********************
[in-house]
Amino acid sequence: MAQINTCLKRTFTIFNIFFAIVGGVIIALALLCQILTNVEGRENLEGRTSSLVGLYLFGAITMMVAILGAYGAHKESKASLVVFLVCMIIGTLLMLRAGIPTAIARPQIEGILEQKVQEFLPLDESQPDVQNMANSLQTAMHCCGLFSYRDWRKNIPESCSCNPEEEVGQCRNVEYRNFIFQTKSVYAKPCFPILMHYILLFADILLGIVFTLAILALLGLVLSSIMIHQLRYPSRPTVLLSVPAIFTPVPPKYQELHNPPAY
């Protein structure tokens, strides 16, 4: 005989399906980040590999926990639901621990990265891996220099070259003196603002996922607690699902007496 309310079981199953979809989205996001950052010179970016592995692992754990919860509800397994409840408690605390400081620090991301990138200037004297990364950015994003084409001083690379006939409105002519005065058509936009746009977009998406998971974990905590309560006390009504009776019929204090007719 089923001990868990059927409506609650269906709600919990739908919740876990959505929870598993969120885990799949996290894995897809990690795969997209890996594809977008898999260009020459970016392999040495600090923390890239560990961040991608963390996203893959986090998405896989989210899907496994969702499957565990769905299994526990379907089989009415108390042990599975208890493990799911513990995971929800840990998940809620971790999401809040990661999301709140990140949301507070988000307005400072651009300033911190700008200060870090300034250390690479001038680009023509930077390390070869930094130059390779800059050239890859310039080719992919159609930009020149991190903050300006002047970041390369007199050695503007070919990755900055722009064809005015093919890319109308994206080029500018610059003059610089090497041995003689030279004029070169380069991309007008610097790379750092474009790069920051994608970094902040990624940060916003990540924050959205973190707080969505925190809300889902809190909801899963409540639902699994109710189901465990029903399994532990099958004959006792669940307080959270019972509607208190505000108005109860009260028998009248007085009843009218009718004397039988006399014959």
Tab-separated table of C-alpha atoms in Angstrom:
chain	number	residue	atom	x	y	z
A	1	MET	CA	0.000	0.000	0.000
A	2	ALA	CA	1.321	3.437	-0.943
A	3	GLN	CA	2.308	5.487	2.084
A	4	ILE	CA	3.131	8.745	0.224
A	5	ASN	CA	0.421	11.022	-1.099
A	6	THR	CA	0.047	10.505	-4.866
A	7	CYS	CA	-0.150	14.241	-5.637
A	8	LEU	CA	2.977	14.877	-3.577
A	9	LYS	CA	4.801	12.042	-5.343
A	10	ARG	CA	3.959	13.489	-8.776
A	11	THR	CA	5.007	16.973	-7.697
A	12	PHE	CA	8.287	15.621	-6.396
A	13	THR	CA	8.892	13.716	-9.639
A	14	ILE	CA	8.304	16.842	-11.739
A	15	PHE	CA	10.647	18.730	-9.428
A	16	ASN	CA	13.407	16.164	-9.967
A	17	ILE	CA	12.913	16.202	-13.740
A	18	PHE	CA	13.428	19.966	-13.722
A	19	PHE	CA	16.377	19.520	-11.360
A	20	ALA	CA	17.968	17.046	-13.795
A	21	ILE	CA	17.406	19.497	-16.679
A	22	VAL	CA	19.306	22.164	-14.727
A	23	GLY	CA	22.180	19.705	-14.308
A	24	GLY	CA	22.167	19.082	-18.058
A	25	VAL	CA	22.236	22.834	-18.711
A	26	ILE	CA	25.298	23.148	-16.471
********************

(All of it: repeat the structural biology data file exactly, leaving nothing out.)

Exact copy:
[in-house]
Amino acid sequence: MAQINTCLKRTFTIFNIFFAIVGGVIIALALLCQILTNVEGRENLEGRTSSLVGLYLFGAITMMVAILGAYGAHKESKASLVVFLVCMIIGTLLMLRAGIPTAIARPQIEGILEQKVQEFLPLDESQPDVQNMANSLQTAMHCCGLFSYRDWRKNIPESCSCNPEEEVGQCRNVEYRNFIFQTKSVYAKPCFPILMHYILLFADILLGIVFTLAILALLGLVLSSIMIHQLRYPSRPTVLLSVPAIFTPVPPKYQELHNPPAY
């Protein structure tokens, strides 16, 4: 005989399906980040590999926990639901621990990265891996220099070259003196603002996922607690699902007496 309310079981199953979809989205996001950052010179970016592995692992754990919860509800397994409840408690605390400081620090991301990138200037004297990364950015994003084409001083690379006939409105002519005065058509936009746009977009998406998971974990905590309560006390009504009776019929204090007719 089923001990868990059927409506609650269906709600919990739908919740876990959505929870598993969120885990799949996290894995897809990690795969997209890996594809977008898999260009020459970016392999040495600090923390890239560990961040991608963390996203893959986090998405896989989210899907496994969702499957565990769905299994526990379907089989009415108390042990599975208890493990799911513990995971929800840990998940809620971790999401809040990661999301709140990140949301507070988000307005400072651009300033911190700008200060870090300034250390690479001038680009023509930077390390070869930094130059390779800059050239890859310039080719992919159609930009020149991190903050300006002047970041390369007199050695503007070919990755900055722009064809005015093919890319109308994206080029500018610059003059610089090497041995003689030279004029070169380069991309007008610097790379750092474009790069920051994608970094902040990624940060916003990540924050959205973190707080969505925190809300889902809190909801899963409540639902699994109710189901465990029903399994532990099958004959006792669940307080959270019972509607208190505000108005109860009260028998009248007085009843009218009718004397039988006399014959």
Tab-separated table of C-alpha atoms in Angstrom:
chain	number	residue	atom	x	y	z
A	1	MET	CA	0.000	0.000	0.000
A	2	ALA	CA	1.321	3.437	-0.943
A	3	GLN	CA	2.308	5.487	2.084
A	4	ILE	CA	3.131	8.745	0.224
A	5	ASN	CA	0.421	11.022	-1.099
A	6	THR	CA	0.047	10.505	-4.866
A	7	CYS	CA	-0.150	14.241	-5.637
A	8	LEU	CA	2.977	14.877	-3.577
A	9	LYS	CA	4.801	12.042	-5.343
A	10	ARG	CA	3.959	13.489	-8.776
A	11	THR	CA	5.007	16.973	-7.697
A	12	PHE	CA	8.287	15.621	-6.396
A	13	THR	CA	8.892	13.716	-9.639
A	14	ILE	CA	8.304	16.842	-11.739
A	15	PHE	CA	10.647	18.730	-9.428
A	16	ASN	CA	13.407	16.164	-9.967
A	17	ILE	CA	12.913	16.202	-13.740
A	18	PHE	CA	13.428	19.966	-13.722
A	19	PHE	CA	16.377	19.520	-11.360
A	20	ALA	CA	17.968	17.046	-13.795
A	21	ILE	CA	17.406	19.497	-16.679
A	22	VAL	CA	19.306	22.164	-14.727
A	23	GLY	CA	22.180	19.705	-14.308
A	24	GLY	CA	22.167	19.082	-18.058
A	25	VAL	CA	22.236	22.834	-18.711
A	26	ILE	CA	25.298	23.148	-16.471